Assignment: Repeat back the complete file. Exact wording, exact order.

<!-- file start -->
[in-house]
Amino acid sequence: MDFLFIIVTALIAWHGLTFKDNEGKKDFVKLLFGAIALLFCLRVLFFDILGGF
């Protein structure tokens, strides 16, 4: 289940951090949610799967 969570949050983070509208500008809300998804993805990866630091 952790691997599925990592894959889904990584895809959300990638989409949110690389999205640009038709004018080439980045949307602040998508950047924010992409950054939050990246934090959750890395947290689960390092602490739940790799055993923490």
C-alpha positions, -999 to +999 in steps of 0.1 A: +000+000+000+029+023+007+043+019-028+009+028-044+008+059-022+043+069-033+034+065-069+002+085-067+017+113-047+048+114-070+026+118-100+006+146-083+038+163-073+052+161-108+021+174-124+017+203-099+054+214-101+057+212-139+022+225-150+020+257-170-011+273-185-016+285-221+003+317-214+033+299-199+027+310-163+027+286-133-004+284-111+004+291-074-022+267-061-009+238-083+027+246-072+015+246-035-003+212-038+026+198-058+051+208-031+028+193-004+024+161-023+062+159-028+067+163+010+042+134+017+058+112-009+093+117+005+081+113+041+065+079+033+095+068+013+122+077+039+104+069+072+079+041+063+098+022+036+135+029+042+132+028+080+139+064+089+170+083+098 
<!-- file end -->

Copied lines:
[in-house]
Amino acid sequence: MDFLFIIVTALIAWHGLTFKDNEGKKDFVKLLFGAIALLFCLRVLFFDILGGF
């Protein structure tokens, strides 16, 4: 289940951090949610799967 969570949050983070509208500008809300998804993805990866630091 952790691997599925990592894959889904990584895809959300990638989409949110690389999205640009038709004018080439980045949307602040998508950047924010992409950054939050990246934090959750890395947290689960390092602490739940790799055993923490």
C-alpha positions, -999 to +999 in steps of 0.1 A: +000+000+000+029+023+007+043+019-028+009+028-044+008+059-022+043+069-033+034+065-069+002+085-067+017+113-047+048+114-070+026+118-100+006+146-083+038+163-073+052+161-108+021+174-124+017+203-099+054+214-101+057+212-139+022+225-150+020+257-170-011+273-185-016+285-221+003+317-214+033+299-199+027+310-163+027+286-133-004+284-111+004+291-074-022+267-061-009+238-083+027+246-072+015+246-035-003+212-038+026+198-058+051+208-031+028+193-004+024+161-023+062+159-028+067+163+010+042+134+017+058+112-009+093+117+005+081+113+041+065+079+033+095+068+013+122+077+039+104+069+072+079+041+063+098+022+036+135+029+042+132+028+080+139+064+089+170+083+098 